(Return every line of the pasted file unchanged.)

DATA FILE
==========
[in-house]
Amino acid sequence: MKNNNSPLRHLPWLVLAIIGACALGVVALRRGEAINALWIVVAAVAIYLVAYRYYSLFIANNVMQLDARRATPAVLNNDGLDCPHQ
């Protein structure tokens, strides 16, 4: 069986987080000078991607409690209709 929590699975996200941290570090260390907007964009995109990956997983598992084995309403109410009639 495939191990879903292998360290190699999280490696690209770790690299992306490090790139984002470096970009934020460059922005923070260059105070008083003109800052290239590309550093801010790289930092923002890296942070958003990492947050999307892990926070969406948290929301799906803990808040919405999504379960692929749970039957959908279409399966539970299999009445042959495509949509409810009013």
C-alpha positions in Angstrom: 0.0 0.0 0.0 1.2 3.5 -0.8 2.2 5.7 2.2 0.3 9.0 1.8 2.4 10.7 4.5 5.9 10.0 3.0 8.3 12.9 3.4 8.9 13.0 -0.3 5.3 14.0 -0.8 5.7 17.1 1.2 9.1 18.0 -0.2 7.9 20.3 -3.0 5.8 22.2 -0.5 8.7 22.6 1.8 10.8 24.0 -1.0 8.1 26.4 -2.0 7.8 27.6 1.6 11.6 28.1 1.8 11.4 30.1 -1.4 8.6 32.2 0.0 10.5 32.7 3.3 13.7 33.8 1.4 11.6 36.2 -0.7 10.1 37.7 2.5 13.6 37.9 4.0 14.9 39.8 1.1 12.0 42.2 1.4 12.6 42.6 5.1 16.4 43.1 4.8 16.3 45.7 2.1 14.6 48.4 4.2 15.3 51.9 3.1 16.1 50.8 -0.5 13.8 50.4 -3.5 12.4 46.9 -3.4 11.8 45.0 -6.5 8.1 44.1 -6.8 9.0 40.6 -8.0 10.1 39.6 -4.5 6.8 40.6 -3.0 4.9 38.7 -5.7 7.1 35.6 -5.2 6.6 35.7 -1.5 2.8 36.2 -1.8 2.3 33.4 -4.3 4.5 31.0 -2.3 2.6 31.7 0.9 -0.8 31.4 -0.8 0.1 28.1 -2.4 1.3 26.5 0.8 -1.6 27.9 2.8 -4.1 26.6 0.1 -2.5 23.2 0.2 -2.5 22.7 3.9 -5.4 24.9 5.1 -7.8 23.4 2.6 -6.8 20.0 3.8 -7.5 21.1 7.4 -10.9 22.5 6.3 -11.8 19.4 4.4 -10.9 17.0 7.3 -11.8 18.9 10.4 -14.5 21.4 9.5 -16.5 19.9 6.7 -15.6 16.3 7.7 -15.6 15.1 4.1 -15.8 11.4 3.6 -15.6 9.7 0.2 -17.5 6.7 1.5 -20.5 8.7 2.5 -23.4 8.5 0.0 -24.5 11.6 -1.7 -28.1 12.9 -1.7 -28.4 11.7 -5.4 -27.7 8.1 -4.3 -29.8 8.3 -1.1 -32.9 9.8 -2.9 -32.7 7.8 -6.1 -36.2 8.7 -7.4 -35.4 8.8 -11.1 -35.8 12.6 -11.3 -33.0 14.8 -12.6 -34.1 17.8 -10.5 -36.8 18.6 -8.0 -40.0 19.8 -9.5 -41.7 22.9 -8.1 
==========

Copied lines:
[in-house]
Amino acid sequence: MKNNNSPLRHLPWLVLAIIGACALGVVALRRGEAINALWIVVAAVAIYLVAYRYYSLFIANNVMQLDARRATPAVLNNDGLDCPHQ
């Protein structure tokens, strides 16, 4: 069986987080000078991607409690209709 929590699975996200941290570090260390907007964009995109990956997983598992084995309403109410009639 495939191990879903292998360290190699999280490696690209770790690299992306490090790139984002470096970009934020460059922005923070260059105070008083003109800052290239590309550093801010790289930092923002890296942070958003990492947050999307892990926070969406948290929301799906803990808040919405999504379960692929749970039957959908279409399966539970299999009445042959495509949509409810009013």
C-alpha positions in Angstrom: 0.0 0.0 0.0 1.2 3.5 -0.8 2.2 5.7 2.2 0.3 9.0 1.8 2.4 10.7 4.5 5.9 10.0 3.0 8.3 12.9 3.4 8.9 13.0 -0.3 5.3 14.0 -0.8 5.7 17.1 1.2 9.1 18.0 -0.2 7.9 20.3 -3.0 5.8 22.2 -0.5 8.7 22.6 1.8 10.8 24.0 -1.0 8.1 26.4 -2.0 7.8 27.6 1.6 11.6 28.1 1.8 11.4 30.1 -1.4 8.6 32.2 0.0 10.5 32.7 3.3 13.7 33.8 1.4 11.6 36.2 -0.7 10.1 37.7 2.5 13.6 37.9 4.0 14.9 39.8 1.1 12.0 42.2 1.4 12.6 42.6 5.1 16.4 43.1 4.8 16.3 45.7 2.1 14.6 48.4 4.2 15.3 51.9 3.1 16.1 50.8 -0.5 13.8 50.4 -3.5 12.4 46.9 -3.4 11.8 45.0 -6.5 8.1 44.1 -6.8 9.0 40.6 -8.0 10.1 39.6 -4.5 6.8 40.6 -3.0 4.9 38.7 -5.7 7.1 35.6 -5.2 6.6 35.7 -1.5 2.8 36.2 -1.8 2.3 33.4 -4.3 4.5 31.0 -2.3 2.6 31.7 0.9 -0.8 31.4 -0.8 0.1 28.1 -2.4 1.3 26.5 0.8 -1.6 27.9 2.8 -4.1 26.6 0.1 -2.5 23.2 0.2 -2.5 22.7 3.9 -5.4 24.9 5.1 -7.8 23.4 2.6 -6.8 20.0 3.8 -7.5 21.1 7.4 -10.9 22.5 6.3 -11.8 19.4 4.4 -10.9 17.0 7.3 -11.8 18.9 10.4 -14.5 21.4 9.5 -16.5 19.9 6.7 -15.6 16.3 7.7 -15.6 15.1 4.1 -15.8 11.4 3.6 -15.6 9.7 0.2 -17.5 6.7 1.5 -20.5 8.7 2.5 -23.4 8.5 0.0 -24.5 11.6 -1.7 -28.1 12.9 -1.7 -28.4 11.7 -5.4 -27.7 8.1 -4.3 -29.8 8.3 -1.1 -32.9 9.8 -2.9 -32.7 7.8 -6.1 -36.2 8.7 -7.4 -35.4 8.8 -11.1 -35.8 12.6 -11.3 -33.0 14.8 -12.6 -34.1 17.8 -10.5 -36.8 18.6 -8.0 -40.0 19.8 -9.5 -41.7 22.9 -8.1 